Article

Investigating the predictive roles of working memory and IQ in academic attainment

Department of English Literature, University of Edinburgh, Edinburgh EH8 9JZ, UK
Journal of Experimental Child Psychology (Impact Factor: 3.12). 05/2010; 106(1):20-29. DOI: 10.1016/j.jecp.2009.11.003

ABSTRACT

There is growing evidence for the relationship between working memory and academic attainment. The aim of the current study was to investigate whether working memory is simply a proxy for IQ or whether there is a unique contribution to learning outcomes. The findings indicate that children’s working memory skills at 5 years of age were the best predictor of literacy and numeracy 6 years later. IQ, in contrast, accounted for a smaller portion of unique variance to these learning outcomes. The results demonstrate that working memory is not a proxy for IQ but rather represents a dissociable cognitive skill with unique links to academic attainment. Critically, we find that working memory at the start of formal education is a more powerful predictor of subsequent academic success than IQ. This result has important implications for education, particularly with respect to intervention.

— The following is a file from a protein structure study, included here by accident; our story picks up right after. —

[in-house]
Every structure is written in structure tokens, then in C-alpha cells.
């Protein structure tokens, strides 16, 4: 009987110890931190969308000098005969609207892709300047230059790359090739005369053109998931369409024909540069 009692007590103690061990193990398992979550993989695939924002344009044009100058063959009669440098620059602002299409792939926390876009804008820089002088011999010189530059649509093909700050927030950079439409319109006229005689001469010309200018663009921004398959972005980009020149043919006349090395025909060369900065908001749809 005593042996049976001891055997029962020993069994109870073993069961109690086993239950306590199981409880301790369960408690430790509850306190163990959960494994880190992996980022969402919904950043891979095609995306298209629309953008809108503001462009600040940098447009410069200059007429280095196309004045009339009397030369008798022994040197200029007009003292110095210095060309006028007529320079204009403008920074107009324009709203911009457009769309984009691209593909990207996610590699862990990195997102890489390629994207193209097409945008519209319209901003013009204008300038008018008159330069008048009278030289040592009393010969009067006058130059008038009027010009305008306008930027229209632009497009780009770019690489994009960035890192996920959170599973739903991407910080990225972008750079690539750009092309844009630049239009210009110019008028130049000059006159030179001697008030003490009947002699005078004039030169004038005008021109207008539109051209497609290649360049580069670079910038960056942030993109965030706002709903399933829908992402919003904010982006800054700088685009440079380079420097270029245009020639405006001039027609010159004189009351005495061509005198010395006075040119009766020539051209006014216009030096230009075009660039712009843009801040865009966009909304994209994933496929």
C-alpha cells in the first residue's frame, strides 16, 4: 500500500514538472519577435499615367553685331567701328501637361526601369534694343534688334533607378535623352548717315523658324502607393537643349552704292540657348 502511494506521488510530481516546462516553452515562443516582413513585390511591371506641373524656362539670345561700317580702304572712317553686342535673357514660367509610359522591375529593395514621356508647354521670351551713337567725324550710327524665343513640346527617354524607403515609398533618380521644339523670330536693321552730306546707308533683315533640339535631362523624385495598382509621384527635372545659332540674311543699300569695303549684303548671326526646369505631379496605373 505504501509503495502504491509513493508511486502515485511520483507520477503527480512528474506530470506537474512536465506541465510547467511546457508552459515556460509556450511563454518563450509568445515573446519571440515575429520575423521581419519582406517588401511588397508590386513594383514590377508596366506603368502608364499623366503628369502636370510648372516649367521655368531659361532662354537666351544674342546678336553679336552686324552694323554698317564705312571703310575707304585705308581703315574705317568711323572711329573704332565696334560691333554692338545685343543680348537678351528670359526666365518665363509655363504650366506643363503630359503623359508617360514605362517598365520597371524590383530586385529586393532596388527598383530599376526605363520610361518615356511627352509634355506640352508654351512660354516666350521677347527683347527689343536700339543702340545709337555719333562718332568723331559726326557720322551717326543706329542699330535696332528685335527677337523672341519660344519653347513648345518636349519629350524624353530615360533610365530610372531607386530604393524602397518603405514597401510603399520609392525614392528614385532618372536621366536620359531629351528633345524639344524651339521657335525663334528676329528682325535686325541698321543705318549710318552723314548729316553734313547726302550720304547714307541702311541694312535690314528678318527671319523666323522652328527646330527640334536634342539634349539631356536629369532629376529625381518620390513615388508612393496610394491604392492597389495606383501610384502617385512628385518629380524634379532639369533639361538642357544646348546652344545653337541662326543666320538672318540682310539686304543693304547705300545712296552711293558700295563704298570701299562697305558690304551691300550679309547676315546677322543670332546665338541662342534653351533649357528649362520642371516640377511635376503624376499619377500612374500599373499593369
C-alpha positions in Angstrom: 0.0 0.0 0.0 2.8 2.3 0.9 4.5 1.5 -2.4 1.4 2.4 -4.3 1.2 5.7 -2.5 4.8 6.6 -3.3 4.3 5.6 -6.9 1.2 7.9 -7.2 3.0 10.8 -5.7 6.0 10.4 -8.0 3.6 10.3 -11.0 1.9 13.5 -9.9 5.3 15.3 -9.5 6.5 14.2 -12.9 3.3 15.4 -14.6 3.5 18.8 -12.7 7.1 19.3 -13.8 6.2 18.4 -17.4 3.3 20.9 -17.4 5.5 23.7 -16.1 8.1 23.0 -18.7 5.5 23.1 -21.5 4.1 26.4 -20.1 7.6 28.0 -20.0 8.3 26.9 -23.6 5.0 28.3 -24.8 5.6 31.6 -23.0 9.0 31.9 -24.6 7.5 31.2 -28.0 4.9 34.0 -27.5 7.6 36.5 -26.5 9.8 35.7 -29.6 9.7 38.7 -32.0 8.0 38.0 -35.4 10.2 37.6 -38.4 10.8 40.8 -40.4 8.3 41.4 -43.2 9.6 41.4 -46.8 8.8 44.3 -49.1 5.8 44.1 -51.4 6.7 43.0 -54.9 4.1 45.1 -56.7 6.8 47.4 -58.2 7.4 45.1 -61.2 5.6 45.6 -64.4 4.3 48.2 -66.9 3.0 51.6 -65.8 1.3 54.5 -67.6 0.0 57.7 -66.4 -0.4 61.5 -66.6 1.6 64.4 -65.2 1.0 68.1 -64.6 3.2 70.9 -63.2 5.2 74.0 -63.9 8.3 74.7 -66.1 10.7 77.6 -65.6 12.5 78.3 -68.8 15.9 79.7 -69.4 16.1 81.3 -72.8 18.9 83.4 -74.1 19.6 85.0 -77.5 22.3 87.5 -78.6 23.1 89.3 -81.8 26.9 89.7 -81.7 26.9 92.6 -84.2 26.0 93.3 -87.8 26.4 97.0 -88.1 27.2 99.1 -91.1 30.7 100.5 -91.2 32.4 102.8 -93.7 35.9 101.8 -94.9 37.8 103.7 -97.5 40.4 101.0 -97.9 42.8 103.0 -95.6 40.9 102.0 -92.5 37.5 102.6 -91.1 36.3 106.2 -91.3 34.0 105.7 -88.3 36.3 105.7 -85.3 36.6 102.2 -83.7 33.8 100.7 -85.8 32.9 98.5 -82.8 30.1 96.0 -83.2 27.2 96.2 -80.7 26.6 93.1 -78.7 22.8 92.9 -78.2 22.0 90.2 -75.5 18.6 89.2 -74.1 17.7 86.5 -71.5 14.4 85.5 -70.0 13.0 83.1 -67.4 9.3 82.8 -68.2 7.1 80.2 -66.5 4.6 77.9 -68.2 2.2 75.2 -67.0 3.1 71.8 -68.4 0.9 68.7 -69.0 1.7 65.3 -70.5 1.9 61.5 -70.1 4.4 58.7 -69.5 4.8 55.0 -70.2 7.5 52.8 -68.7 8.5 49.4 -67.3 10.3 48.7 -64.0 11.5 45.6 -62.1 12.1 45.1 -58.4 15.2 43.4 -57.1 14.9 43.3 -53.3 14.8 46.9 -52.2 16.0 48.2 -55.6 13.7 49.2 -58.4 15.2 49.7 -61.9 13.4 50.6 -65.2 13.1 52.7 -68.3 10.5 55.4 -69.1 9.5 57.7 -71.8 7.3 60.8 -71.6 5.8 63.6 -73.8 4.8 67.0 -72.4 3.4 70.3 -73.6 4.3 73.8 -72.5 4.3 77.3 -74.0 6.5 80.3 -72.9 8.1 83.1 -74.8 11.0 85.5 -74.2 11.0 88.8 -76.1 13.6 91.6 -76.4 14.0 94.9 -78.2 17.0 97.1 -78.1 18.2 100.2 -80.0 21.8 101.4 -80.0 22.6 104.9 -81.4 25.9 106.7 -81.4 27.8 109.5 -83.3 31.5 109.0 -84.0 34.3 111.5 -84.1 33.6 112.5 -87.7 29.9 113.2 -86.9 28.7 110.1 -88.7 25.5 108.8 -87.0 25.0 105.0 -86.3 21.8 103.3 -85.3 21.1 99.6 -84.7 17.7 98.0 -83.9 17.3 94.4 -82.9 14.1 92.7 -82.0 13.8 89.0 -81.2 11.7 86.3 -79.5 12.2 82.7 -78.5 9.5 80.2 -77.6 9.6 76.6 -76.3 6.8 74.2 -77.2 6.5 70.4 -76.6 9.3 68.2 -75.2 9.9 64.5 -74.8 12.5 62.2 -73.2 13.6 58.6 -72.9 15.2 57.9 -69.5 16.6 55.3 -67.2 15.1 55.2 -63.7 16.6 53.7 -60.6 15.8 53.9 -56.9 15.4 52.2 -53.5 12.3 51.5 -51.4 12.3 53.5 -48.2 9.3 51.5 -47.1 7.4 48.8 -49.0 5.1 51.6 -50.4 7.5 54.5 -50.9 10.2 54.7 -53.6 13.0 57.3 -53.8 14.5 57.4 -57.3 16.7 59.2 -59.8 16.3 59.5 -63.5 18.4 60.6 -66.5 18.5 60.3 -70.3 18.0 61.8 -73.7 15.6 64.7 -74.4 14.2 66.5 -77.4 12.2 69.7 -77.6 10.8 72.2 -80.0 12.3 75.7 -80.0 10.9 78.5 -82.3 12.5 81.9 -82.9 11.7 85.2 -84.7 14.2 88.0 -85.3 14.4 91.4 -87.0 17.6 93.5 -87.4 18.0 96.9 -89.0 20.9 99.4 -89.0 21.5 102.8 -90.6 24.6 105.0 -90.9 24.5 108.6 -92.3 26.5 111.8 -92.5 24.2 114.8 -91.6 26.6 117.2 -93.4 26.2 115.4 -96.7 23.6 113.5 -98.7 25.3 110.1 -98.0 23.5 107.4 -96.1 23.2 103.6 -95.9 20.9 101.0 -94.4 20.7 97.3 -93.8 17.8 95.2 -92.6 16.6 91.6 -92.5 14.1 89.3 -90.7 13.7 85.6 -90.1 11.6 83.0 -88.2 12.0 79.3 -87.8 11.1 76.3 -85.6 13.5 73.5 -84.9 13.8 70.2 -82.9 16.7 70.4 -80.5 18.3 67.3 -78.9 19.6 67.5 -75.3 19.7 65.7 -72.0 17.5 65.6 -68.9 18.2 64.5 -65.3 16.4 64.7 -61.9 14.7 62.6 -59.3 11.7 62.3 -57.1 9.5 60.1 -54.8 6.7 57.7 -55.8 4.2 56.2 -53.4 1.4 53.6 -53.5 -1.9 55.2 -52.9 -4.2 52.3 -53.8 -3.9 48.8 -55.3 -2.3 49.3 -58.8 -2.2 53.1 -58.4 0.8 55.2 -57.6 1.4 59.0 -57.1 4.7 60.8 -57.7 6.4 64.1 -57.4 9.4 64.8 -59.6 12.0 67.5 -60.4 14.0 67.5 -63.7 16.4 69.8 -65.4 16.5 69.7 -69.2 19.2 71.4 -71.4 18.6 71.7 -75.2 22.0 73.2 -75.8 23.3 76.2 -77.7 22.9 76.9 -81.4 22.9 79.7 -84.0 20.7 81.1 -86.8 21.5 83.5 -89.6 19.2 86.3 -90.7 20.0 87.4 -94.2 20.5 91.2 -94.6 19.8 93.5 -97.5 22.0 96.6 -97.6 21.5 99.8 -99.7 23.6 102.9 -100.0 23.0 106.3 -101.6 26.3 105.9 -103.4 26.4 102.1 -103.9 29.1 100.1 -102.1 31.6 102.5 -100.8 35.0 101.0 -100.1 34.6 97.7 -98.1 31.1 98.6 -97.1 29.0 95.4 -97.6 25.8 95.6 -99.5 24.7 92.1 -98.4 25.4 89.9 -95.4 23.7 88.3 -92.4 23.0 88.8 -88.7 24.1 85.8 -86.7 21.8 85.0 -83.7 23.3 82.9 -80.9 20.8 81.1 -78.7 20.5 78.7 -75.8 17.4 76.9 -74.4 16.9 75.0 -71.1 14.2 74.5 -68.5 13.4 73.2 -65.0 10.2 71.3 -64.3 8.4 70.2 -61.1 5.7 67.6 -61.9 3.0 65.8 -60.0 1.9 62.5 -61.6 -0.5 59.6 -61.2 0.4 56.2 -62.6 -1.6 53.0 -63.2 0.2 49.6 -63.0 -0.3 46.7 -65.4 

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Available from: Tracy Packiam Alloway, Nov 09, 2014
    • "The WM and recollection results were not surprising individually, but our study is the first to examine them simultaneously; they each contribute unique variance. These results are consistent with past research separately examining contributions of WM (Alloway & Alloway, 2010;Swanson, 1994) and recollection (Mirandola et al., 2011) to academic achievement. Not surprisingly, WM contributed to all four measures of academic achievement. "
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    ABSTRACT: The contributions of working memory and recollection to academic achievement are typically examined separately and most often with children who have learning difficulties. This study is the first to observe both types of memory in the same study and in typically developing children. Academic achievement focused on standardized assessments of math fluency, calculation, reading fluency, and passage comprehension. As noted in previous studies, working memory was associated with each assessed measure of academic achievement. Recollection, however, specifically contributed to math fluency and passage comprehension. Thus, recollection should be considered alongside working memory in studies of academic achievement.
    No preview · Article · Sep 2015 · Learning and Individual Differences
    • "At the same time, none of the working-memory components correlated with accuracy in word recognition and reading rate in the fifth grade. This is in contrast to previous studies, which reported relations between the phonological complex memory and reading skills in the course of elementary school (Alloway & Alloway, 2010;Chrysochoou et al., 2011;Leather & Henry, 1994;Swanson & Howell, 2001; "